Looking for creative teaching activities? Encourage students to work collaboratively and motivate each others learning, to clarify their understanding of course content and reflect on different peer perspectives. Take a look at the group work suggestions in our series of blog posts. We recommend booking City’s new Learning Spaces to run these activities.
1) Buzz group
Why? This method gathers feedback quickly from all of the group, quieter students are all involved and students have more time to consider and discuss your questions more deeply. It builds students’ confidence by first engaging them in a small group discussion before moving onto a larger group. It also helps to improve communication skills and gauge student understanding, with the opportunity for them to share interpretations of information.
Technique; Ask students to discuss an issue as group of 2 or 3 and then ask the students to share their discussion with the group.
Technology; If you are teaching a large group of students you could prepare a presentation using PRS/Clickers so that students could feedback via the devices on specific questions after discussion in their small groups. This option offers instant feedback on whether students are understanding your content. Alternatively try using Poll Everywhere and asking the groups to nominate one group member to provide the groups answer via their mobile device. This introduces a bit of healthy competition to encourage students to engage with the activity. This method would also help with information recall.
Favourite room for the activity; D222 (22 seats)
Why? This method challenges and promotes debate, encouraging evaluation and synthesis of information. It’s quick and easy to set up and is useful for observing patterns and relationships within topics helping to narrow down a topic. It also develops decision making skills.
Technique; This technique builds knowledge incrementally. Provide each student with a basic task i.e. identifying some issues to resolve, undertaking some research on a topic, you could provide them with resources, i.e. ipads, essays, journals or suggest they use their own mobile device. Place students into pairs to compare and combine the information they have sourced, they should be slowly building up information, looking into more complex issues i.e. exploring solutions, finding pieces of research with differing opinions, prioritizing issues. Lastly place the pairs into larger groups that will again share the information and develop it further ,encouraging them to use more complex skills such as synthesis, evaluation and assimilation.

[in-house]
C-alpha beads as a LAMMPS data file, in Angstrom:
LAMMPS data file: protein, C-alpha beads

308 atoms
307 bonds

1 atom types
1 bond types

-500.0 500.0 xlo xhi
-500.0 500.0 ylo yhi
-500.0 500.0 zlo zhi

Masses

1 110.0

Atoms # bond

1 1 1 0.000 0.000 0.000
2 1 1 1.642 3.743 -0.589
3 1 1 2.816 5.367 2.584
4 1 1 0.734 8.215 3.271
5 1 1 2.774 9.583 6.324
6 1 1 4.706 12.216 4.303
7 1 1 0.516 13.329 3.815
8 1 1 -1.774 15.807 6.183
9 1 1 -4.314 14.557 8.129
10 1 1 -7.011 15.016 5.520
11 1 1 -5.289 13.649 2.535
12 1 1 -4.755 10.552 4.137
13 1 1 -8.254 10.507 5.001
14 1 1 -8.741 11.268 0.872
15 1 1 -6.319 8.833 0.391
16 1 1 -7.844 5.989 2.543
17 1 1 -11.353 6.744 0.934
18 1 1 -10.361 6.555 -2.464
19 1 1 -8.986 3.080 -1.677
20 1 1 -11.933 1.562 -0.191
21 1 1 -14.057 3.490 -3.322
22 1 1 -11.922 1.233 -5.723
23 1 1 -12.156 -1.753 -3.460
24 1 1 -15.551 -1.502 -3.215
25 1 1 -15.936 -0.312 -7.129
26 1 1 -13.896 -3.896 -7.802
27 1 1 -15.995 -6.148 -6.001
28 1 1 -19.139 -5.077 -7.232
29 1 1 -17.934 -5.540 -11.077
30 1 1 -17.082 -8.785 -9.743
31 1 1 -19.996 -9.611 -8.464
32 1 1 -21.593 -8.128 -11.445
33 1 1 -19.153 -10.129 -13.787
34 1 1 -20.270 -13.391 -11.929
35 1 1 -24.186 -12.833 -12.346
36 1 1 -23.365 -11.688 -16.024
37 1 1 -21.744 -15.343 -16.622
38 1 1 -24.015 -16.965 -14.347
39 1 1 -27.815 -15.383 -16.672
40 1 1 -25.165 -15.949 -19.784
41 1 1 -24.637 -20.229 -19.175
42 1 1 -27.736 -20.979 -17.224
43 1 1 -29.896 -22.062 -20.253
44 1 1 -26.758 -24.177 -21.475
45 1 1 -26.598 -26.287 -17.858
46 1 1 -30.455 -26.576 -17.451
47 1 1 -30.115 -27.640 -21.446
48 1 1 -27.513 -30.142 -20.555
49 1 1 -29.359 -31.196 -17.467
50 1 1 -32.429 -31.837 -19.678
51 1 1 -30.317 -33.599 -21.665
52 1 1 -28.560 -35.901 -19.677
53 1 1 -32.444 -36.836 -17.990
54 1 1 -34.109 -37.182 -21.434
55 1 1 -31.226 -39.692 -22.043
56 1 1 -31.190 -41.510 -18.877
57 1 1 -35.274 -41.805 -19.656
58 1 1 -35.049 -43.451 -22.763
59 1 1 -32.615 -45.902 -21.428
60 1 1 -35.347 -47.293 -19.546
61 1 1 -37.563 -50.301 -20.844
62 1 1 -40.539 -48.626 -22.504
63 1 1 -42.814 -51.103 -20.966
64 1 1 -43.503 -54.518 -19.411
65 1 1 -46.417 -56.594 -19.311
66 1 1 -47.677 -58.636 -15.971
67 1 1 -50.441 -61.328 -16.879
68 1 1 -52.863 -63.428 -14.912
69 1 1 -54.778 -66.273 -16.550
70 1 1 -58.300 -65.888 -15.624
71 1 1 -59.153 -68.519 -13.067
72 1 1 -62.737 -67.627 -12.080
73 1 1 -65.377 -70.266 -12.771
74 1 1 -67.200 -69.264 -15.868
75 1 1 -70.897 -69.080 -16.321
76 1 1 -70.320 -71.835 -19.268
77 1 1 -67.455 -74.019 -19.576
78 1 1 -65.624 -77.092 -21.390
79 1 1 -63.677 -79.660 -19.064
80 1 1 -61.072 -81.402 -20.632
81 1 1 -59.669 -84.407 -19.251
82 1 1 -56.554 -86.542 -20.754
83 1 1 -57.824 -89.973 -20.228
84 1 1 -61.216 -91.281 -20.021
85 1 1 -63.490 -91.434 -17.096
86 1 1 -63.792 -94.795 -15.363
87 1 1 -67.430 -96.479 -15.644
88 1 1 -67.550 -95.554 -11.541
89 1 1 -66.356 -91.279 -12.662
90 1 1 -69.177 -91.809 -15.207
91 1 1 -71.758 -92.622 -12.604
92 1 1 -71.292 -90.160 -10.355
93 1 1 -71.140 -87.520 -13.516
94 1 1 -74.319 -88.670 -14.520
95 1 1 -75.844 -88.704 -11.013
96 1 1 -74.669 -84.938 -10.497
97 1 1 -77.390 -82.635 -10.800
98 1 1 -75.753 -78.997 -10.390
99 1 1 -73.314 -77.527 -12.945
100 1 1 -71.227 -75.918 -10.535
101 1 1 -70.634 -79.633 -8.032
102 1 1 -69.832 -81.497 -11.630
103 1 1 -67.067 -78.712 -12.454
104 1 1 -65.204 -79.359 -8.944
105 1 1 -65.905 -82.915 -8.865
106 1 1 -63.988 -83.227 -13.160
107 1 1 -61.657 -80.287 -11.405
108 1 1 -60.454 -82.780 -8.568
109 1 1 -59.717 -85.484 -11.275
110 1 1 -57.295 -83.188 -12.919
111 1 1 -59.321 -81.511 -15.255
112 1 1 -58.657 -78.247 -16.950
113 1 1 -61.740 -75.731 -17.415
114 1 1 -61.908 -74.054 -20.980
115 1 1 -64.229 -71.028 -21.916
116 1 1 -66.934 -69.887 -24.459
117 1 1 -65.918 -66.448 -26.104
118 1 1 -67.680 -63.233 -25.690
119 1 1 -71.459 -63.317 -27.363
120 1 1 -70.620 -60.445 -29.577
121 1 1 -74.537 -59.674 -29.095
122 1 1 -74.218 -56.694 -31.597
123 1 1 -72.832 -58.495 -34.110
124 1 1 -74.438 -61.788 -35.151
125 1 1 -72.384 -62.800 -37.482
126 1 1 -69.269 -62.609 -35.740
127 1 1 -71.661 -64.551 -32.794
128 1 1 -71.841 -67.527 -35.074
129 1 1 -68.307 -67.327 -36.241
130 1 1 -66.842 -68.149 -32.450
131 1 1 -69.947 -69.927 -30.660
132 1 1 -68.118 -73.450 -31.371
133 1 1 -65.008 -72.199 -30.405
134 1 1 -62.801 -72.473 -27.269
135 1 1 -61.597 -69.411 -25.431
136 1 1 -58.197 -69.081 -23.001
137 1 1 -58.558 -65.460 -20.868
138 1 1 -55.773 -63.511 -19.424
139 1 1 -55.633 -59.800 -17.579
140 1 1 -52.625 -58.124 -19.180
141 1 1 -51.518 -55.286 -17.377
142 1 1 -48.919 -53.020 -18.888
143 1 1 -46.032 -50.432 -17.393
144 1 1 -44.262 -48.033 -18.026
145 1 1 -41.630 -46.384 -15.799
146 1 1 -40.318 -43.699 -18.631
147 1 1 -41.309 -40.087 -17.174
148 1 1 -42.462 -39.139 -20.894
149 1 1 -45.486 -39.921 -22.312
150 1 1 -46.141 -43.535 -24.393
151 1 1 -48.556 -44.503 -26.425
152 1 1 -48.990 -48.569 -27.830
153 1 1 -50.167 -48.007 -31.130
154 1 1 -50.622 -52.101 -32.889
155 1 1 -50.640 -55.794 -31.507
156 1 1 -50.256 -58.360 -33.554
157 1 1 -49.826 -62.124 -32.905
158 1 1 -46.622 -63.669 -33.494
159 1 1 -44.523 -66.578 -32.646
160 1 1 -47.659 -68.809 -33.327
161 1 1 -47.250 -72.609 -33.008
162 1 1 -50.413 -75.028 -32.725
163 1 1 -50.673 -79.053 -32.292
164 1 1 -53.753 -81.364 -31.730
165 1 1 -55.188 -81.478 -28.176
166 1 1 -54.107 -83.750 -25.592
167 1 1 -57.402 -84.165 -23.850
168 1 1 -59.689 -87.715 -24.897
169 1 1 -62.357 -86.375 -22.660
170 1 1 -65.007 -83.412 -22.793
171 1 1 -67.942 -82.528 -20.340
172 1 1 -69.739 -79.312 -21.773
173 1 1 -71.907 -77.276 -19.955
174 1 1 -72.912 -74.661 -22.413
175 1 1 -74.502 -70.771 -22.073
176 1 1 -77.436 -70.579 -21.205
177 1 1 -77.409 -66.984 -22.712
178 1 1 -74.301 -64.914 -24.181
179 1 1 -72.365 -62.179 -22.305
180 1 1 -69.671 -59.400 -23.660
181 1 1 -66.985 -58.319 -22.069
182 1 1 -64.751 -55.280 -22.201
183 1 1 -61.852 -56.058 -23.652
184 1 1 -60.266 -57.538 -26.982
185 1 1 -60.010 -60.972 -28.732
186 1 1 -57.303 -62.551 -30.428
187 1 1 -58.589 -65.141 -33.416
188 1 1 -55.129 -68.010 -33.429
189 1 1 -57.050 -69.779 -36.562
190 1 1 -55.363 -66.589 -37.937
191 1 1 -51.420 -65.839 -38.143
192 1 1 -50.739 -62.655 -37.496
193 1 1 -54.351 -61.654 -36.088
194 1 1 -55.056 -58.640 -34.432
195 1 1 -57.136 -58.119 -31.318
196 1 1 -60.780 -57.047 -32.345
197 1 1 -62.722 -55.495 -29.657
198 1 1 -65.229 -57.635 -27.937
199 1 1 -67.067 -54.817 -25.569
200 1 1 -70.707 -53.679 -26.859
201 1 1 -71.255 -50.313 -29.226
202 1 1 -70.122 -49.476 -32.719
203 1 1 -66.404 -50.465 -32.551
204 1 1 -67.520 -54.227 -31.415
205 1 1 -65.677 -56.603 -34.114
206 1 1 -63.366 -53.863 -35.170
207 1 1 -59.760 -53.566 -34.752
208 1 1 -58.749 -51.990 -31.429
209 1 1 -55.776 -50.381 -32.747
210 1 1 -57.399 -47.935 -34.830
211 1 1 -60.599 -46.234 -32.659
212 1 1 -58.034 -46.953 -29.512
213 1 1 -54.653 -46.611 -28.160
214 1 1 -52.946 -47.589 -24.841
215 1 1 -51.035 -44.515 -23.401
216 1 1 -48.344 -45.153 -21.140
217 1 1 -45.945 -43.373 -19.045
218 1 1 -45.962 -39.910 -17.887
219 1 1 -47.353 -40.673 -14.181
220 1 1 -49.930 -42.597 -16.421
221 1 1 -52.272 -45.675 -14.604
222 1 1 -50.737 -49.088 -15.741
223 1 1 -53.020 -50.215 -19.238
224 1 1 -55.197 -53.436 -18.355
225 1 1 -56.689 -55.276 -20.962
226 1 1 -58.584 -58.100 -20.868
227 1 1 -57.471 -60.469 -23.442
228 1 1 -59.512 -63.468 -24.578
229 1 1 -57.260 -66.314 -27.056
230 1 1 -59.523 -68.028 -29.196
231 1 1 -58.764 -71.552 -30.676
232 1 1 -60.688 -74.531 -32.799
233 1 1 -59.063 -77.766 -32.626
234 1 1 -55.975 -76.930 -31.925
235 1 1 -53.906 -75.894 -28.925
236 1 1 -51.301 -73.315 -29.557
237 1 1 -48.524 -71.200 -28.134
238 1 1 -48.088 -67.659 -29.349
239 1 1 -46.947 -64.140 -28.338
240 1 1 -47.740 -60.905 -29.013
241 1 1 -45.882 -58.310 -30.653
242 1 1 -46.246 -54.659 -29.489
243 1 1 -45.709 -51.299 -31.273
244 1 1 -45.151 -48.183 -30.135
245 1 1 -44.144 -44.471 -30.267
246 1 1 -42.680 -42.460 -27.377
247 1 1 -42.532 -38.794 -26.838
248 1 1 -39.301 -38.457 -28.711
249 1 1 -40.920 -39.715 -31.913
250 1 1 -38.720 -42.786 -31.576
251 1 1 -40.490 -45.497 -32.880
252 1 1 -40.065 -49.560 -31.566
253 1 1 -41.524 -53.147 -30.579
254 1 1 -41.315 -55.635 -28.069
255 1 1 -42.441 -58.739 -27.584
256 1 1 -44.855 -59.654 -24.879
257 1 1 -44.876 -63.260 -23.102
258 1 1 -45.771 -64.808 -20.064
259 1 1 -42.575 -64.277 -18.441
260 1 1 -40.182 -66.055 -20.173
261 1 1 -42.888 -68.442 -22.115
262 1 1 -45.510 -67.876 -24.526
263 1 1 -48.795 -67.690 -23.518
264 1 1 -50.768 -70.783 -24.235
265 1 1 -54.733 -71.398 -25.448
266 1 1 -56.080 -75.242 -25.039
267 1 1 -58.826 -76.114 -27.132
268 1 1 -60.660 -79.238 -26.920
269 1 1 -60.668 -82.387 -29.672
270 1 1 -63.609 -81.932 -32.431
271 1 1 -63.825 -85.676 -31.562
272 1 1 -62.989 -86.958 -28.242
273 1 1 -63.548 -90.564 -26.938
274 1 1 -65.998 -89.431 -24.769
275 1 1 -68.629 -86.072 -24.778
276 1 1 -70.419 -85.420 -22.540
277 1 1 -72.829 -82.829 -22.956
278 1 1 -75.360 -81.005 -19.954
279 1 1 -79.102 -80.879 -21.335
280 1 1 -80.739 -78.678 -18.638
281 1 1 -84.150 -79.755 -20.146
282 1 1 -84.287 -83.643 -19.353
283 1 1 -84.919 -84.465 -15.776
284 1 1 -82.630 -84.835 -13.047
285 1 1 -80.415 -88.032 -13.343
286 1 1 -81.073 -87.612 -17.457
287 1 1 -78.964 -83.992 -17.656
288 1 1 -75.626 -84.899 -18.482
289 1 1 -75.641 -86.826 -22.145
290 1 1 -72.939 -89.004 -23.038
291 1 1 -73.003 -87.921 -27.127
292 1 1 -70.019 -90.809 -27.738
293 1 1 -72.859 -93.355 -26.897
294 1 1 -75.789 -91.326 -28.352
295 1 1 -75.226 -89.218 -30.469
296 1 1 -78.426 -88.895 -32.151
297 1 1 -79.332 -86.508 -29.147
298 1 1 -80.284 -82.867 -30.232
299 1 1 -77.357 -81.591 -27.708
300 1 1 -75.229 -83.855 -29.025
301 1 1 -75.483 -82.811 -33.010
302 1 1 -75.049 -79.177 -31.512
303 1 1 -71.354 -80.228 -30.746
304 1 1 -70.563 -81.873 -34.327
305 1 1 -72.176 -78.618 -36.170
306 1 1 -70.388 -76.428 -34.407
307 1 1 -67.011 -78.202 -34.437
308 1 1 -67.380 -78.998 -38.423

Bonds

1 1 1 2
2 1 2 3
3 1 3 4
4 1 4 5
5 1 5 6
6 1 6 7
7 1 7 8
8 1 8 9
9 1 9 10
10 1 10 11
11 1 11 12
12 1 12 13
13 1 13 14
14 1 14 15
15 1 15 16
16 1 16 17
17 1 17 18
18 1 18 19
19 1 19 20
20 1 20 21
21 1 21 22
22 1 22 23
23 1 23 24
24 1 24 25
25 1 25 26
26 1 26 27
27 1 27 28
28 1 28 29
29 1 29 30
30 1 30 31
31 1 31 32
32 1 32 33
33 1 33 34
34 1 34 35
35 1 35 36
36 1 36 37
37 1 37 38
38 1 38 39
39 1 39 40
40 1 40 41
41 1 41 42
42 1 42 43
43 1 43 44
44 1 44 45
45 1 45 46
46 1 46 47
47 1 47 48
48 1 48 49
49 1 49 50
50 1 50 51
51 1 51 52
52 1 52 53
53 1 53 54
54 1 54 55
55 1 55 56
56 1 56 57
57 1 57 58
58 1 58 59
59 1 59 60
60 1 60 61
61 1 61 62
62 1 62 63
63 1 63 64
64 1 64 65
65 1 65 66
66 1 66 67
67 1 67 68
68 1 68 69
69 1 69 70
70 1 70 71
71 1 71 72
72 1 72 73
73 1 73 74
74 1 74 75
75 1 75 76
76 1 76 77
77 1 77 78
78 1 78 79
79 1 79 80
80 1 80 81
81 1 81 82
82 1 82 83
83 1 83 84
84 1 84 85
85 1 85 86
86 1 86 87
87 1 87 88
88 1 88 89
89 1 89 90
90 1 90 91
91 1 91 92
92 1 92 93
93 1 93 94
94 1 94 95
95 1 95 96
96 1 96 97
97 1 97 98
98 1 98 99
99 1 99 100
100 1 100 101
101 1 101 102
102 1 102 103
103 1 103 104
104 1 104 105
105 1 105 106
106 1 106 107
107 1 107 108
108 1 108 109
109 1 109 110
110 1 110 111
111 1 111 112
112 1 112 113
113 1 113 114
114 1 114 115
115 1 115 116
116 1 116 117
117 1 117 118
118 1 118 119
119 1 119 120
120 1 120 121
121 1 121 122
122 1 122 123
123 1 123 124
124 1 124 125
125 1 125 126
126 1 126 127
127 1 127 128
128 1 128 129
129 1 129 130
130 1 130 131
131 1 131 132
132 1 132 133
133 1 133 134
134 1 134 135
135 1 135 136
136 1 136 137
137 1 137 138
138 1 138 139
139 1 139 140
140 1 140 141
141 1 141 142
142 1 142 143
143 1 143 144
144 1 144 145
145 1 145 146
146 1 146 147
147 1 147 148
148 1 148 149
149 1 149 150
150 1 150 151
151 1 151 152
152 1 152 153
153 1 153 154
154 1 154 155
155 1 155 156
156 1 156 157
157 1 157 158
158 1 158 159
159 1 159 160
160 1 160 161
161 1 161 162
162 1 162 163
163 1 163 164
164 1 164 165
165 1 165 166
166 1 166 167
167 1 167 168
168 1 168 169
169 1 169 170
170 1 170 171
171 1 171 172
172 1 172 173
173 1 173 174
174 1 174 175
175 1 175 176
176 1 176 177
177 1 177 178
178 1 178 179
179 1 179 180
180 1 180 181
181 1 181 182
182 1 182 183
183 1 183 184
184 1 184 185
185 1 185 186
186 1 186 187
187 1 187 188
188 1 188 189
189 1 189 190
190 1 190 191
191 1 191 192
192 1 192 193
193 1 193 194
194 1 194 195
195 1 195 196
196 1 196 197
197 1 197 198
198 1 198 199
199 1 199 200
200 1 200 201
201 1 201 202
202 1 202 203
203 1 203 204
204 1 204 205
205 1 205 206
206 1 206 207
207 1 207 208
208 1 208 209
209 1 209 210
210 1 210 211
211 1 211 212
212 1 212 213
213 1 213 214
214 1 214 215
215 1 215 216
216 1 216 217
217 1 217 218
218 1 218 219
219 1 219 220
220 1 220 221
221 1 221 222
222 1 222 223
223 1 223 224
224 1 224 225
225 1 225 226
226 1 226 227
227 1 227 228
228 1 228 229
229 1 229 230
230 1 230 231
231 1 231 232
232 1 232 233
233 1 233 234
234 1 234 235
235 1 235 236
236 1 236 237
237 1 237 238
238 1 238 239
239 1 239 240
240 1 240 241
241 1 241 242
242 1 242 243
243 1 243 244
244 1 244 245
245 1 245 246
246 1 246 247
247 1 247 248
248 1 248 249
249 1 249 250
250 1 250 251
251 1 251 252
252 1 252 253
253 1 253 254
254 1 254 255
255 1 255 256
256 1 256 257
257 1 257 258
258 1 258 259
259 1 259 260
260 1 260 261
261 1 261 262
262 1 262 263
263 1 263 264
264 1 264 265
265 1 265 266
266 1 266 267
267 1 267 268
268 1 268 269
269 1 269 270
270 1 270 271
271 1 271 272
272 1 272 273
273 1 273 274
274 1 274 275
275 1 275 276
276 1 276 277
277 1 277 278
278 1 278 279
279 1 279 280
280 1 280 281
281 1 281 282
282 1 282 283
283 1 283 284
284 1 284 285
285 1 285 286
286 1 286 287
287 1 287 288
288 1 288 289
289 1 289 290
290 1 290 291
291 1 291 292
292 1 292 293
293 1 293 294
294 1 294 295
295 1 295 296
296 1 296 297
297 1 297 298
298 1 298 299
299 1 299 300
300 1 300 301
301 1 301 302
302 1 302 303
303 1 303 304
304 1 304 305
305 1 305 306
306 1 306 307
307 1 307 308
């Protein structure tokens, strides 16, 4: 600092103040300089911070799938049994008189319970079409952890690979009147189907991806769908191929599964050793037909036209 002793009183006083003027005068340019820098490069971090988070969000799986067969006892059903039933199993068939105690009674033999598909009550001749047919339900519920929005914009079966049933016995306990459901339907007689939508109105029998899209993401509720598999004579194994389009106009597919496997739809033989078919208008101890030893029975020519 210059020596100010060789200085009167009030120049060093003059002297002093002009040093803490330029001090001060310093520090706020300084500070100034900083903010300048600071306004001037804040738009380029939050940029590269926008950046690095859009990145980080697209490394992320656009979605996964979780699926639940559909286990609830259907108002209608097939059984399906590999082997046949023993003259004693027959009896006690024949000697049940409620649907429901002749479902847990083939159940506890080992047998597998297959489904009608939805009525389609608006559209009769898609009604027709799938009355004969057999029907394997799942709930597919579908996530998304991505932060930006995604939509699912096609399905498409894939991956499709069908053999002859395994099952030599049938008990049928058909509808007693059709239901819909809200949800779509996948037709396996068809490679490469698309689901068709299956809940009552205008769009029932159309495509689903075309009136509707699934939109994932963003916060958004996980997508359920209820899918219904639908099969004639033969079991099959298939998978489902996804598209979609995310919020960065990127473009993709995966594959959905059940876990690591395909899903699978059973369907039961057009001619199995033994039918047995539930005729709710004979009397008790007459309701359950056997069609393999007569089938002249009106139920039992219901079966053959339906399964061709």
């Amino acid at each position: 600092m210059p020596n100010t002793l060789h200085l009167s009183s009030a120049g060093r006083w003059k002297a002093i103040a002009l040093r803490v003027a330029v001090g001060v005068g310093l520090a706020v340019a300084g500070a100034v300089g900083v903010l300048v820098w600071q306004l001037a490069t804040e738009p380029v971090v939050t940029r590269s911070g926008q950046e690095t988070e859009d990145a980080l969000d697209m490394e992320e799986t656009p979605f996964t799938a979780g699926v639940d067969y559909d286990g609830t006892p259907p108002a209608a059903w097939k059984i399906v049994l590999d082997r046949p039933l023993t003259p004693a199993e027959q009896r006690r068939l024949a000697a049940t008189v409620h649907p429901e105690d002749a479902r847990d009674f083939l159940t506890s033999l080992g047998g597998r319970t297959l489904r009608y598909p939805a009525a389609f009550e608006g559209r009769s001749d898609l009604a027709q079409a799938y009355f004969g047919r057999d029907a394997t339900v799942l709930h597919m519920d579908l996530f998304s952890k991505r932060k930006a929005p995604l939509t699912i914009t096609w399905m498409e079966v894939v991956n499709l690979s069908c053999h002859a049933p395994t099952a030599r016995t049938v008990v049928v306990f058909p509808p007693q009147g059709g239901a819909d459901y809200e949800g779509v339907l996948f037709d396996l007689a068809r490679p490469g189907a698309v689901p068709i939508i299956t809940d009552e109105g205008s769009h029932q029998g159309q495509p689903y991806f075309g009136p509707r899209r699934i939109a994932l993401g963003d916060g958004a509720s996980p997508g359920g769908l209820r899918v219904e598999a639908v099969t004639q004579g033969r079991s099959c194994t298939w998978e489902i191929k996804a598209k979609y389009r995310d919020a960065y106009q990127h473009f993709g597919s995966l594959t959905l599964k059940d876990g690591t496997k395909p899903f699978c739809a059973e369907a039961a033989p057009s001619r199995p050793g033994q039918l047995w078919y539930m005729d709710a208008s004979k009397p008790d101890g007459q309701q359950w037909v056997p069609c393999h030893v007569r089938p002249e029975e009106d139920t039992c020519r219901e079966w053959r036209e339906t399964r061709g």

Technology; Hire out some ipads to share amongst students or ask them to make use of their own mobile devices to research their topics during class.
Online suggestion; A variation of the class session would be the patchwork text assessment.
Favourite room for this activity; D222 (22 seats)
Details of recommended learning spaces for these activities are found below;
- Rooms with tables and chairs with castors and squiggle glass: A109 (35), A214 (30), AG08 (40), B307B/C (70), BLG08 (32), BM02 (25), BM03 (25), C340 (50), D104 (60) and E212 (60)
- Collaborative style lecture theatre seating with squiggle glass- BLG07 (65) has fixed swivel seating
- Learning rooms with Node chairs and squiggle glass: A112 (16) and D222 (22). AG24B (25 – SHS only).
- Computer room with round cluster tables and moveable seating and squiggle glass: AG24A (30PCs – SHS 2-week booking priority).
Tip for group work! Try out some effective stop start strategies to easily end discussions and bring the focus back to you, i.e. hand signals, audio prompt, timer on the board.
For more ideas on group work activities in flexible learning spaces visit http://tinyurl.com/LSgroupwork.
This blog draws on the following works:
Surgenor, P. (2010) Teaching Toolkit in UCD Teaching and Learning Resources [online] Available from: http://www.ucd.ie/t4cms/ucdtlt0021.pdf (Accessed 02.05.14)
Quigley, A. (2010) Top Ten Group Work Strategies in Hunting English [blog] Available from: http://www.huntingenglish.com/2013/01/12/top-ten-group-work-strategies (Accessed 02.05.14)
University of Waterloo, n.d. Group Work in the Classroom: Types of Small Groups [online] Available from: https://uwaterloo.ca/centre-for-teaching-excellence/teaching-resources/teaching-tips/developing-assignments/group-work/group-work-classroom-types-small-groups (Accessed 02.05.14)
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